3. Preparing country-by-country reporting: Many companies have either completed or will soon run a trial of the country-by-country financial reporting that is required for compliance with the new regulation. They will use this exercise to identify missing information, understand the time commitment required, and whether there are any glitches with the process. This is a good way to prepare for the new financial reporting requirements and can help tax functions make decisions about the reporting of the master and local files.

    After completing their trials, quite a few companies were surprised by the ease with which they were able to find the data. The majority of the information was available, even though they had never needed it before. The biggest challenge seems to have come from making decisions about the type of data (GAAP versus stat financials; see point 1), rather than finding the data.

  4. Defending positions in the master file and local files: Tax teams have definite concerns about the depth of the data (additional details, narratives, etc.) that companies should provide in the “global master file.” Most companies intend to provide high-level information in the master file and more detailed information in the local file.

    There are concerns about whether to include information on company structure and intercompany activities in the master file, whether to provide information that defends tax positions taken by the company, and any transfer pricing decisions, or whether to provide more summary information.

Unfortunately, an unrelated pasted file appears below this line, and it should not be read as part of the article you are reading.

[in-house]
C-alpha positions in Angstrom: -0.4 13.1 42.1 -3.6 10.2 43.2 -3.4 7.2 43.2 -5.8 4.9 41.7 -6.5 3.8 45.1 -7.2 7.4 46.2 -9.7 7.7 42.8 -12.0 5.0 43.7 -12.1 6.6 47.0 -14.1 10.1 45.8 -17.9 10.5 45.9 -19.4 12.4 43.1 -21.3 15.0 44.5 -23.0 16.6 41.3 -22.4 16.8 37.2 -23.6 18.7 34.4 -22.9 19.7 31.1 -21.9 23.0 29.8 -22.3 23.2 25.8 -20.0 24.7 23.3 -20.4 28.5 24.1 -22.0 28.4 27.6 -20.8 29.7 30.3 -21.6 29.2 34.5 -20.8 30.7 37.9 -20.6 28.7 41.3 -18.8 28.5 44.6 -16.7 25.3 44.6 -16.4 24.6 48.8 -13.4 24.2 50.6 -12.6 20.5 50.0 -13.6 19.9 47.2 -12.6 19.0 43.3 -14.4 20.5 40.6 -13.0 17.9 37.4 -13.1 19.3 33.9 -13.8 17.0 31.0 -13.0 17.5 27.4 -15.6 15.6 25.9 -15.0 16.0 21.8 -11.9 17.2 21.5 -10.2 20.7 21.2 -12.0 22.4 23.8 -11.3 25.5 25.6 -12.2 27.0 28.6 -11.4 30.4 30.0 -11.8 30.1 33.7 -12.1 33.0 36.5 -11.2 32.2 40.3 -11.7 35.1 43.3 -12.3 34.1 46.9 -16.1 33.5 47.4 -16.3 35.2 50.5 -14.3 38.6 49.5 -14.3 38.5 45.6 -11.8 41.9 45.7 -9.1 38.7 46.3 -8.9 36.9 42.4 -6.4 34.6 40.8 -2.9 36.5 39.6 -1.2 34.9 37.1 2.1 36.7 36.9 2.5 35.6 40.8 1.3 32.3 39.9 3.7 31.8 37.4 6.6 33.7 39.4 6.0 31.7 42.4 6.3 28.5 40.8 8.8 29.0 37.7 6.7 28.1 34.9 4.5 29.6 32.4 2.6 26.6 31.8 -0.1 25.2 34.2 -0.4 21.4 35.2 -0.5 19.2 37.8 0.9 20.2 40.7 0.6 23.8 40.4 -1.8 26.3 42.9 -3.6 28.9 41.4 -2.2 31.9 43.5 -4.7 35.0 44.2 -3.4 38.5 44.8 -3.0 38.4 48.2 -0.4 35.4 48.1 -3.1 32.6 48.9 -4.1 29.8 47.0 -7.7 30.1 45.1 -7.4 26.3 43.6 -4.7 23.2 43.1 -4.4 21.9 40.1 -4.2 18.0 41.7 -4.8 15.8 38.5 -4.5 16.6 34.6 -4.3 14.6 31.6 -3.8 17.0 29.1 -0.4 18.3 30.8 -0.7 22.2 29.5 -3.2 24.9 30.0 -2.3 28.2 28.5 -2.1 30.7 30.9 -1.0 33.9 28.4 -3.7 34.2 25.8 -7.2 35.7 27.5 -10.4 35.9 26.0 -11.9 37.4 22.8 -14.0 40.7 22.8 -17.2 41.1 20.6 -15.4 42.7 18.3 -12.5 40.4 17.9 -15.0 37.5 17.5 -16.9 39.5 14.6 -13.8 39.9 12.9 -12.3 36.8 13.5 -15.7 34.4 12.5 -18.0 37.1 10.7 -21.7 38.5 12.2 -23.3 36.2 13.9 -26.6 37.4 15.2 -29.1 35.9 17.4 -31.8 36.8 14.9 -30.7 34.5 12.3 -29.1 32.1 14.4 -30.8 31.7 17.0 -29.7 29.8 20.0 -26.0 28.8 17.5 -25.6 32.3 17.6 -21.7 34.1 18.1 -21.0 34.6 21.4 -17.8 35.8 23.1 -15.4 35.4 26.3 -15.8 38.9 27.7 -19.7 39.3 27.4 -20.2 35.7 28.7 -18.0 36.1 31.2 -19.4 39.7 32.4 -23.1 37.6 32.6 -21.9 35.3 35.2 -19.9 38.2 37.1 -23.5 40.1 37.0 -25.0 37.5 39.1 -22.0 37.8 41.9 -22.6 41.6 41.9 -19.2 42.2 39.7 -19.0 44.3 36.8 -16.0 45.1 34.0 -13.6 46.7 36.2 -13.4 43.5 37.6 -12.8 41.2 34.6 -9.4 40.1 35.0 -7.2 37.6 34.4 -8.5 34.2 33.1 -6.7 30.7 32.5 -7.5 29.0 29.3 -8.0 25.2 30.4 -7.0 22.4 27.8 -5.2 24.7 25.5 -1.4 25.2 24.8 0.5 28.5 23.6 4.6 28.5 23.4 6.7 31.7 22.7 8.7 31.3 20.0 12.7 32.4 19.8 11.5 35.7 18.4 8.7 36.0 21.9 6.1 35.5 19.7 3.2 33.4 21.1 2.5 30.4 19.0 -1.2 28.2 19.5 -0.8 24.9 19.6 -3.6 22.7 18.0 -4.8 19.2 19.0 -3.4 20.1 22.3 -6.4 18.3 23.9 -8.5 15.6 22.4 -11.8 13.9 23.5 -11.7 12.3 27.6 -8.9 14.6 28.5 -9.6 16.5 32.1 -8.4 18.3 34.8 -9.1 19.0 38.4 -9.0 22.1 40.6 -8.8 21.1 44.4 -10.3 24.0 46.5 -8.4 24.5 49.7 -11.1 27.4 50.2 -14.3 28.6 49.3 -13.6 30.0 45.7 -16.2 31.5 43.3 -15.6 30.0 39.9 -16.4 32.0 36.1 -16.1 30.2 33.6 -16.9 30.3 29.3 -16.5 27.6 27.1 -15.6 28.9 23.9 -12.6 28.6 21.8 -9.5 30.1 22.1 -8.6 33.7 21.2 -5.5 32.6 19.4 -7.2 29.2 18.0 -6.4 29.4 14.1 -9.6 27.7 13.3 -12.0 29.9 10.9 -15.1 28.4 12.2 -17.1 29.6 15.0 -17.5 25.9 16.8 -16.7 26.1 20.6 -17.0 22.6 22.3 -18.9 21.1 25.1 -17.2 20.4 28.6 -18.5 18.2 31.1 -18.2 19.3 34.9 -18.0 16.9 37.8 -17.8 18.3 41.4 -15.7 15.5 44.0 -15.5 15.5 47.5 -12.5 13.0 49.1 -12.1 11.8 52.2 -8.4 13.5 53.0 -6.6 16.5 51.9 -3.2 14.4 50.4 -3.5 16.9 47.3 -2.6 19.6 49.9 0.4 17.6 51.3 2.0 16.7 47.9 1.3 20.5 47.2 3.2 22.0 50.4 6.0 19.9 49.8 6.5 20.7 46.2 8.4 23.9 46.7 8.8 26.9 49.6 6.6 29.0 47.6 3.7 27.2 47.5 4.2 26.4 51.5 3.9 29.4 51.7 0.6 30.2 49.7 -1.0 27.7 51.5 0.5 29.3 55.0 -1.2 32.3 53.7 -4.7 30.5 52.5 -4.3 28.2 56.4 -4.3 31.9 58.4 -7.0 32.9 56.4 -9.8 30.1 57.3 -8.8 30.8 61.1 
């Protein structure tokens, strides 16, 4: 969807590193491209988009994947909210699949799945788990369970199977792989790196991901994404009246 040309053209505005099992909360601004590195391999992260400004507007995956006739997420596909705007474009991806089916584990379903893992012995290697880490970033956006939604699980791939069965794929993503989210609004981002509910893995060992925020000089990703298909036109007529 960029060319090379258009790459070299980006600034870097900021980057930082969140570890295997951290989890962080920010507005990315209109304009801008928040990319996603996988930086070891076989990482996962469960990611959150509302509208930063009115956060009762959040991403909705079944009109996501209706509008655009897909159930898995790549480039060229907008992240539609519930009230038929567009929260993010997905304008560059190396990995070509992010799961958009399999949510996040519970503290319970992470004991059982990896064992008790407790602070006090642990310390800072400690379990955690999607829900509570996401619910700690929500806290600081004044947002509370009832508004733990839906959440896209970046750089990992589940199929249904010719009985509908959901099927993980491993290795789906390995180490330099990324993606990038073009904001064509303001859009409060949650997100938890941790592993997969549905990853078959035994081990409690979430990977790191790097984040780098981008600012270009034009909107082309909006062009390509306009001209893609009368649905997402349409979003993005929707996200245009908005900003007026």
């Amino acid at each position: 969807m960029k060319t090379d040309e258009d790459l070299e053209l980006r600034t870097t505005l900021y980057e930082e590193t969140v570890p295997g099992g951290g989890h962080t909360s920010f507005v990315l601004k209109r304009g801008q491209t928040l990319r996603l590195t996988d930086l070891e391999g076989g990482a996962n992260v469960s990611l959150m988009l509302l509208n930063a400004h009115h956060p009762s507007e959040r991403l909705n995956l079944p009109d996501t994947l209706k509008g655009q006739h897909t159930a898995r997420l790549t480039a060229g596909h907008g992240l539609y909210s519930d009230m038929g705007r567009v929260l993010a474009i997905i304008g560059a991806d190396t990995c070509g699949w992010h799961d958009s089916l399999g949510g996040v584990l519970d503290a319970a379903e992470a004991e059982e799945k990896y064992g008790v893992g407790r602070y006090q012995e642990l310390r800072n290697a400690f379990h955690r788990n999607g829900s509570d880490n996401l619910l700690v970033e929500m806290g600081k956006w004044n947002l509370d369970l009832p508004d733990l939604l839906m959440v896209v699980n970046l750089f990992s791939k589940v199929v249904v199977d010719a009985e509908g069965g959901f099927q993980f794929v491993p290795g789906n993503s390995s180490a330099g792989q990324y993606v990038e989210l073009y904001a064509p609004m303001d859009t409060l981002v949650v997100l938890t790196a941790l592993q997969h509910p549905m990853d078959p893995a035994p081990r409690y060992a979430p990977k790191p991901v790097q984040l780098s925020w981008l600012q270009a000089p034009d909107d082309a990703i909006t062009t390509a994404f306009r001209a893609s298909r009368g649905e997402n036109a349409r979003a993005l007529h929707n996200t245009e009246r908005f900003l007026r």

Some companies are even planning to create master files for each line of business. The master file will include high-level information and will only address questions asked in the BEPS guidelines. For the master file, high-level information currently being used in filings such as the 10-K can be used.

  5. Software and automation considerations for BEPS compliance: Most companies have not been able to find satisfactory software to help them comply with BEPS recommendations, and specifically software that will help them with country-by-country reports, global master files, and local files.

    Some are even skeptical about using existing master and local file tools, as they might not be useful for qualitative analysis, and would still leave tax teams needing to write the majority of the narratives. A possible solution would be to build a “functional master file” with multi-layer descriptions for the master file structure. However, this is hardly a tried and tested method, and tax teams will continue to develop the idea in the coming weeks and months.

More On…

  • Preparing for BEPS Legislation

    Download mini case studies on how heads of tax are preparing for the BEPS recommendations, and access more of CEB's resources.